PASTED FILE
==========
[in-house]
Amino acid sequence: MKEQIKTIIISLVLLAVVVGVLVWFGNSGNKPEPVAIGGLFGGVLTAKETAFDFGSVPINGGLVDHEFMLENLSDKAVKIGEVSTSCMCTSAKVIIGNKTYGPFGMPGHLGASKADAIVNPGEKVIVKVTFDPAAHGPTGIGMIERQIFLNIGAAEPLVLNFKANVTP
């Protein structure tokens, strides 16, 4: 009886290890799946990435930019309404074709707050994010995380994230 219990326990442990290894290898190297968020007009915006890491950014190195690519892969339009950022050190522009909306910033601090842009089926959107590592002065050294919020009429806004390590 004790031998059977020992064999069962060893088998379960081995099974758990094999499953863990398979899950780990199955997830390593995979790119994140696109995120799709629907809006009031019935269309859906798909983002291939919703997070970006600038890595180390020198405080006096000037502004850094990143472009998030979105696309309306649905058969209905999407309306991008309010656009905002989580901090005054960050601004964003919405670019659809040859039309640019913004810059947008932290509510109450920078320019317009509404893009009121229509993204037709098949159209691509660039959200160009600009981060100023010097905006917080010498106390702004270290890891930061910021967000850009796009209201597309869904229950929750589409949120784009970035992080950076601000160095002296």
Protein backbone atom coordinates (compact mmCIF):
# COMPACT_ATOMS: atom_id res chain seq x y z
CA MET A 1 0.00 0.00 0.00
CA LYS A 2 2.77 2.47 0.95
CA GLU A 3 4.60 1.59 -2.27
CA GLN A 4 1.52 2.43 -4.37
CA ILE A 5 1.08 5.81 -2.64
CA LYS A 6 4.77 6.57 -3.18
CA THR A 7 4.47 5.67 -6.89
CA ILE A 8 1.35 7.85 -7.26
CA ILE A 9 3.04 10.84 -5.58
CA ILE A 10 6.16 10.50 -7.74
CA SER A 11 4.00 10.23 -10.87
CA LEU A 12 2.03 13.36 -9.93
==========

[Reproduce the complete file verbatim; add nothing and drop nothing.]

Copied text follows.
[in-house]
Amino acid sequence: MKEQIKTIIISLVLLAVVVGVLVWFGNSGNKPEPVAIGGLFGGVLTAKETAFDFGSVPINGGLVDHEFMLENLSDKAVKIGEVSTSCMCTSAKVIIGNKTYGPFGMPGHLGASKADAIVNPGEKVIVKVTFDPAAHGPTGIGMIERQIFLNIGAAEPLVLNFKANVTP
């Protein structure tokens, strides 16, 4: 009886290890799946990435930019309404074709707050994010995380994230 219990326990442990290894290898190297968020007009915006890491950014190195690519892969339009950022050190522009909306910033601090842009089926959107590592002065050294919020009429806004390590 004790031998059977020992064999069962060893088998379960081995099974758990094999499953863990398979899950780990199955997830390593995979790119994140696109995120799709629907809006009031019935269309859906798909983002291939919703997070970006600038890595180390020198405080006096000037502004850094990143472009998030979105696309309306649905058969209905999407309306991008309010656009905002989580901090005054960050601004964003919405670019659809040859039309640019913004810059947008932290509510109450920078320019317009509404893009009121229509993204037709098949159209691509660039959200160009600009981060100023010097905006917080010498106390702004270290890891930061910021967000850009796009209201597309869904229950929750589409949120784009970035992080950076601000160095002296």
Protein backbone atom coordinates (compact mmCIF):
# COMPACT_ATOMS: atom_id res chain seq x y z
CA MET A 1 0.00 0.00 0.00
CA LYS A 2 2.77 2.47 0.95
CA GLU A 3 4.60 1.59 -2.27
CA GLN A 4 1.52 2.43 -4.37
CA ILE A 5 1.08 5.81 -2.64
CA LYS A 6 4.77 6.57 -3.18
CA THR A 7 4.47 5.67 -6.89
CA ILE A 8 1.35 7.85 -7.26
CA ILE A 9 3.04 10.84 -5.58
CA ILE A 10 6.16 10.50 -7.74
CA SER A 11 4.00 10.23 -10.87
CA LEU A 12 2.03 13.36 -9.93